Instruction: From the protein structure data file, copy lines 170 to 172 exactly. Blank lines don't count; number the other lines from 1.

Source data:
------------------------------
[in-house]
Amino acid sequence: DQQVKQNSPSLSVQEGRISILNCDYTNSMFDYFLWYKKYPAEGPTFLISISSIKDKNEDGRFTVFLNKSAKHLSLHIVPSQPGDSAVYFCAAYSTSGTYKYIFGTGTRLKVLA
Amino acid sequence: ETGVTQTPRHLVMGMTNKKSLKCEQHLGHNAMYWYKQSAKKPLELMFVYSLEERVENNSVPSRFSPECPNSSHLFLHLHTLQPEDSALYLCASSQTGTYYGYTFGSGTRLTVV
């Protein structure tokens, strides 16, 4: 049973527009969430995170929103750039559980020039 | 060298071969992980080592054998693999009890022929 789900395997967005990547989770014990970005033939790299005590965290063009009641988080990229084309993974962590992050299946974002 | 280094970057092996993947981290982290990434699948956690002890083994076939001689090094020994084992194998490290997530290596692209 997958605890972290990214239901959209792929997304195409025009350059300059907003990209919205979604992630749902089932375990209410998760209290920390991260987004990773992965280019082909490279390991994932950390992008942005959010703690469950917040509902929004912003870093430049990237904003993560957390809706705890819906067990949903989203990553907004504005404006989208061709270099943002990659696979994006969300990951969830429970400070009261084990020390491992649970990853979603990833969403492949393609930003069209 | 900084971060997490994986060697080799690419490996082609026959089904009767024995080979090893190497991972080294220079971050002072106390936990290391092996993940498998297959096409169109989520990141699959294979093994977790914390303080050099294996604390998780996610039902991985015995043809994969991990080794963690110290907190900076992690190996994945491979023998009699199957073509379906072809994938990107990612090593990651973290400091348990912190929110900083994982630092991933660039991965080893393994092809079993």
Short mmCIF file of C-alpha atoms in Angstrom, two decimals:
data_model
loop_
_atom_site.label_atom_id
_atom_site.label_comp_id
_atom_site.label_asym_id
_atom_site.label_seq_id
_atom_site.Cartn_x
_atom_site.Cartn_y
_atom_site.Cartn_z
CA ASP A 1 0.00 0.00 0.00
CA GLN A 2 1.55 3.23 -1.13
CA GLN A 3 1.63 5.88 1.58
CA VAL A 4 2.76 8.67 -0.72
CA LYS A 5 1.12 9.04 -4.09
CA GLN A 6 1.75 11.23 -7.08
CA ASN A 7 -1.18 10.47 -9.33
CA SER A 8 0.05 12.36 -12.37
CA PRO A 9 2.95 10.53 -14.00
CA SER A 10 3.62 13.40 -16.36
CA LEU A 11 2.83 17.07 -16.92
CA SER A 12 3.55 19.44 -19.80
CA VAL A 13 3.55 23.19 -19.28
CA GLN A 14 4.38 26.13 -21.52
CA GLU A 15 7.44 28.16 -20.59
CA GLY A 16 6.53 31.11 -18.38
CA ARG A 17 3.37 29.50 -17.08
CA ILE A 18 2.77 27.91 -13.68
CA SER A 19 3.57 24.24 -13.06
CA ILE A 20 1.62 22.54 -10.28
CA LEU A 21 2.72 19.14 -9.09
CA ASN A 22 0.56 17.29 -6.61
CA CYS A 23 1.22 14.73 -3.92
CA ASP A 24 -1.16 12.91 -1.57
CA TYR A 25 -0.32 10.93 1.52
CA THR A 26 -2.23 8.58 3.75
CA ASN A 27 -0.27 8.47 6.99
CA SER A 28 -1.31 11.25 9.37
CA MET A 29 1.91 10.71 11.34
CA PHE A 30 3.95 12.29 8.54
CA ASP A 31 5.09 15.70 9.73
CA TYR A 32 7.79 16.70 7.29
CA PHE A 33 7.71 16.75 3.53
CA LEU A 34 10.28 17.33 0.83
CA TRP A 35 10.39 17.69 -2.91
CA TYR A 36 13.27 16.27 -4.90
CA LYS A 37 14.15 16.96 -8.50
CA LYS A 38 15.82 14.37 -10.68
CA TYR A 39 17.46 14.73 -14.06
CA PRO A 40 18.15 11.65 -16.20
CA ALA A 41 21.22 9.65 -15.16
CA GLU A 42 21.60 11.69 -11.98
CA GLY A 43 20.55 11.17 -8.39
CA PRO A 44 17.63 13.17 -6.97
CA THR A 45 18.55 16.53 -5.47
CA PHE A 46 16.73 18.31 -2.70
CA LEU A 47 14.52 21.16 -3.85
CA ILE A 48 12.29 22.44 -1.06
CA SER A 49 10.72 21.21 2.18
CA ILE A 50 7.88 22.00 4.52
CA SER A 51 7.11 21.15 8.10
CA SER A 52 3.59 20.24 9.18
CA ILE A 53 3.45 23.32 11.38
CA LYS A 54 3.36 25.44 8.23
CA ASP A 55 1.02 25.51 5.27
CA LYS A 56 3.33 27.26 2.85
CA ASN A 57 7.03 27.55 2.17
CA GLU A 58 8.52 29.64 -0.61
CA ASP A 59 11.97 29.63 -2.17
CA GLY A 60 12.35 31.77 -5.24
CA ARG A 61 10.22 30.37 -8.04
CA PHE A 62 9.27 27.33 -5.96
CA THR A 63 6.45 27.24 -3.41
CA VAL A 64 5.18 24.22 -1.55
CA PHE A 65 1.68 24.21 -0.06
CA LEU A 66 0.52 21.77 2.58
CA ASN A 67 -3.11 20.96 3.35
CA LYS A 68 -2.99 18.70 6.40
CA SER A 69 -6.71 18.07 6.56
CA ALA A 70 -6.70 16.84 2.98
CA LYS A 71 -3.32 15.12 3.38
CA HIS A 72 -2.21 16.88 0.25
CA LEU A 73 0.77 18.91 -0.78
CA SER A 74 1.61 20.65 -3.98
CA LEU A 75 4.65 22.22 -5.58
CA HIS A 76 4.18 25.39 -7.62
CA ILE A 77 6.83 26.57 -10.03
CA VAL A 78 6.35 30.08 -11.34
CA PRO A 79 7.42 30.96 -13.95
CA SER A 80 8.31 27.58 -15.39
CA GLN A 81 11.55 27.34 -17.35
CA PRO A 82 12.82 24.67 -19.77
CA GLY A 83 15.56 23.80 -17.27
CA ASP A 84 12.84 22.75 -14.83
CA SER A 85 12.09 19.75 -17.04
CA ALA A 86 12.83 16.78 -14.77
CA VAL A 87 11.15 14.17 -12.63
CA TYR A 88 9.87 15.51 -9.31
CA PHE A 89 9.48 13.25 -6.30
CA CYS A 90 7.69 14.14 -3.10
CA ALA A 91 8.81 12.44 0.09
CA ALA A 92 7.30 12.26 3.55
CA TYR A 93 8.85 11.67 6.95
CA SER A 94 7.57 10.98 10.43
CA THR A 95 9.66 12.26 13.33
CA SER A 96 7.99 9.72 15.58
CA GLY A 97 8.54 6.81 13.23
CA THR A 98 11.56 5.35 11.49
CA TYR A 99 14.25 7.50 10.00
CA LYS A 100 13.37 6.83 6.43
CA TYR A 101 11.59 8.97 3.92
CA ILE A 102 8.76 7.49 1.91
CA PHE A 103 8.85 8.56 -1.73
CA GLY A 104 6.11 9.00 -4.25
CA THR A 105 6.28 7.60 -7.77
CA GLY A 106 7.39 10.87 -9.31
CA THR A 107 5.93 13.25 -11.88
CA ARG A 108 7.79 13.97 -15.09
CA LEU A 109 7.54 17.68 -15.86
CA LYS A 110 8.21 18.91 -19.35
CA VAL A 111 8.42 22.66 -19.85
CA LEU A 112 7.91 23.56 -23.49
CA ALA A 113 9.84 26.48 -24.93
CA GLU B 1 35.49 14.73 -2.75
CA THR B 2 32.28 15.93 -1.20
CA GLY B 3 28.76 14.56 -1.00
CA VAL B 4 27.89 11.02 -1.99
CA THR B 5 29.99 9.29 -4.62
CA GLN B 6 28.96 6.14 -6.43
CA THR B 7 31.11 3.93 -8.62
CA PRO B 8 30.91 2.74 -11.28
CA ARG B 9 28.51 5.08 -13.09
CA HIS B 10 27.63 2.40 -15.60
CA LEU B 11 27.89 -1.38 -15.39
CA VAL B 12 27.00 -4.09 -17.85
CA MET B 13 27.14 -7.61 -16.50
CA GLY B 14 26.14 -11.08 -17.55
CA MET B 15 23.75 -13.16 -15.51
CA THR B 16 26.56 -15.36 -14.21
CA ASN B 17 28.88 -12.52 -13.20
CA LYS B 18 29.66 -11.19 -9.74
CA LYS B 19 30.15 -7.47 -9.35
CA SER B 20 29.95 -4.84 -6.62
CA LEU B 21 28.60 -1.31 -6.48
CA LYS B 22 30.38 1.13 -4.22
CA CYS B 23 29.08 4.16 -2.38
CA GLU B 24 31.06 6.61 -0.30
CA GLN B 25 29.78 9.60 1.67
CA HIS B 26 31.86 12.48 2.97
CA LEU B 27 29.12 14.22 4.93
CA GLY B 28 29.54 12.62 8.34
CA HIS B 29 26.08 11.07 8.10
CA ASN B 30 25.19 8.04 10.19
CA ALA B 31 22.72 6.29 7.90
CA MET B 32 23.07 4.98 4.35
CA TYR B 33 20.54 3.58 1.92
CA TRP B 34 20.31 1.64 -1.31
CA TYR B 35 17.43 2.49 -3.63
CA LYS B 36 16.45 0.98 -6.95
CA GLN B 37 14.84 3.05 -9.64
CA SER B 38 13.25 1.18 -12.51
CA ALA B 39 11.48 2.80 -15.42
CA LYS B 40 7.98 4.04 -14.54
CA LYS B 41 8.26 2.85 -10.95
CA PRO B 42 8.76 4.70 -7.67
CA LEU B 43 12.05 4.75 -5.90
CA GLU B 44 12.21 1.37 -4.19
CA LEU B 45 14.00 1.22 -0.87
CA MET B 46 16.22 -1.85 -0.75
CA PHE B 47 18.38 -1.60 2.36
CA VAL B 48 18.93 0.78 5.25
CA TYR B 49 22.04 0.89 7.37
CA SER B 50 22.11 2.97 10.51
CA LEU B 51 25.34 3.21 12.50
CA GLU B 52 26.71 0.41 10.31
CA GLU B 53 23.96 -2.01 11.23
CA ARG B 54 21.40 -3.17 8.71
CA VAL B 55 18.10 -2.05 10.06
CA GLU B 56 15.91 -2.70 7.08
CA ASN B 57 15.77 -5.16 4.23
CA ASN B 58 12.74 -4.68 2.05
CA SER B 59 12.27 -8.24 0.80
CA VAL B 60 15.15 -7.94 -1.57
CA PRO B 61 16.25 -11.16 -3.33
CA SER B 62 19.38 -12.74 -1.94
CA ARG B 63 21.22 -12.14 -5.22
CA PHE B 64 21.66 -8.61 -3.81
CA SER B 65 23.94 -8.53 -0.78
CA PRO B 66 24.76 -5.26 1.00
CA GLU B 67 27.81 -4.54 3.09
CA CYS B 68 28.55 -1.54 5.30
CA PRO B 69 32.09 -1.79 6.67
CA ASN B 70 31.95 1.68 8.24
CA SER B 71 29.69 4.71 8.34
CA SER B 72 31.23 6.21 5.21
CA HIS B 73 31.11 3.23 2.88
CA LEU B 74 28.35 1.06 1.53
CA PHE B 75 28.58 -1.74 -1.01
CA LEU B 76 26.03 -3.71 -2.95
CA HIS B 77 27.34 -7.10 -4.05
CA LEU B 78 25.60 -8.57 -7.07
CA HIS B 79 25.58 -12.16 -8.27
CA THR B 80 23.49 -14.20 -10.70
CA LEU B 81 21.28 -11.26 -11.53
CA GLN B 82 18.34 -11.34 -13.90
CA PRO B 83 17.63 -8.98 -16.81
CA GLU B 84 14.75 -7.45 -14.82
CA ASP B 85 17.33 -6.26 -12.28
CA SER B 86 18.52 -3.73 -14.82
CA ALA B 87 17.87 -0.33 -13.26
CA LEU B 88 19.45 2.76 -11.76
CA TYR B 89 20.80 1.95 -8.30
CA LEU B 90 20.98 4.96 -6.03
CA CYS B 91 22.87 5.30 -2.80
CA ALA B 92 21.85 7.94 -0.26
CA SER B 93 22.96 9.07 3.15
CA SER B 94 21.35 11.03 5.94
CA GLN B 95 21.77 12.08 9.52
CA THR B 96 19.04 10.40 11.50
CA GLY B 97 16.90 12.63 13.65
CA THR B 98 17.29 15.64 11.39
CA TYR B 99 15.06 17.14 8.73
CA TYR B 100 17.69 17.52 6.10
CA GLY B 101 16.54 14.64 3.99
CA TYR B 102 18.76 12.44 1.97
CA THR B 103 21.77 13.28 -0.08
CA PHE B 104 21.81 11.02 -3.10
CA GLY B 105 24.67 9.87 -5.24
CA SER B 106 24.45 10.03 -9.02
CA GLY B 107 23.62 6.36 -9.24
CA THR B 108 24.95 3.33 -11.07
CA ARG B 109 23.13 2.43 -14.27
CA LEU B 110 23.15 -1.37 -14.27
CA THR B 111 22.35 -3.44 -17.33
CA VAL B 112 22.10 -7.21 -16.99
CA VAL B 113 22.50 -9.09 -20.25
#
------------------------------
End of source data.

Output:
CA LEU B 43 12.05 4.75 -5.90
CA GLU B 44 12.21 1.37 -4.19
CA LEU B 45 14.00 1.22 -0.87